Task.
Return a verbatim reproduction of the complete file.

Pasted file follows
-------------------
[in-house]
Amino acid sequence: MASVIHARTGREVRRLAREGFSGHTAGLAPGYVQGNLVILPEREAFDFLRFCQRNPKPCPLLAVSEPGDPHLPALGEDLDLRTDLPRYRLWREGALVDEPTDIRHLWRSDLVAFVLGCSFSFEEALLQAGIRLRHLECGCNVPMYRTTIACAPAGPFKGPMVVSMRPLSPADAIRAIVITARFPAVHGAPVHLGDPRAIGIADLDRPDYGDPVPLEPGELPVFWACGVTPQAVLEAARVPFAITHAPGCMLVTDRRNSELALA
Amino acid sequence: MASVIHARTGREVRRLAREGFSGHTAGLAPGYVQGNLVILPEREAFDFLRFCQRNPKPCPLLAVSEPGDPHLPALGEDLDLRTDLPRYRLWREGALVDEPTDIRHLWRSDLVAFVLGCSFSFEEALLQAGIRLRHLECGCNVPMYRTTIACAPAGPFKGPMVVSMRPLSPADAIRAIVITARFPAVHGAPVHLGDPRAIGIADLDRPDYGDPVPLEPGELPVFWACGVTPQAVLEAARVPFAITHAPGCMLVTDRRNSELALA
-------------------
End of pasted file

[in-house]
Amino acid sequence: MASVIHARTGREVRRLAREGFSGHTAGLAPGYVQGNLVILPEREAFDFLRFCQRNPKPCPLLAVSEPGDPHLPALGEDLDLRTDLPRYRLWREGALVDEPTDIRHLWRSDLVAFVLGCSFSFEEALLQAGIRLRHLECGCNVPMYRTTIACAPAGPFKGPMVVSMRPLSPADAIRAIVITARFPAVHGAPVHLGDPRAIGIADLDRPDYGDPVPLEPGELPVFWACGVTPQAVLEAARVPFAITHAPGCMLVTDRRNSELALA
Amino acid sequence: MASVIHARTGREVRRLAREGFSGHTAGLAPGYVQGNLVILPEREAFDFLRFCQRNPKPCPLLAVSEPGDPHLPALGEDLDLRTDLPRYRLWREGALVDEPTDIRHLWRSDLVAFVLGCSFSFEEALLQAGIRLRHLECGCNVPMYRTTIACAPAGPFKGPMVVSMRPLSPADAIRAIVITARFPAVHGAPVHLGDPRAIGIADLDRPDYGDPVPLEPGELPVFWACGVTPQAVLEAARVPFAITHAPGCMLVTDRRNSELALA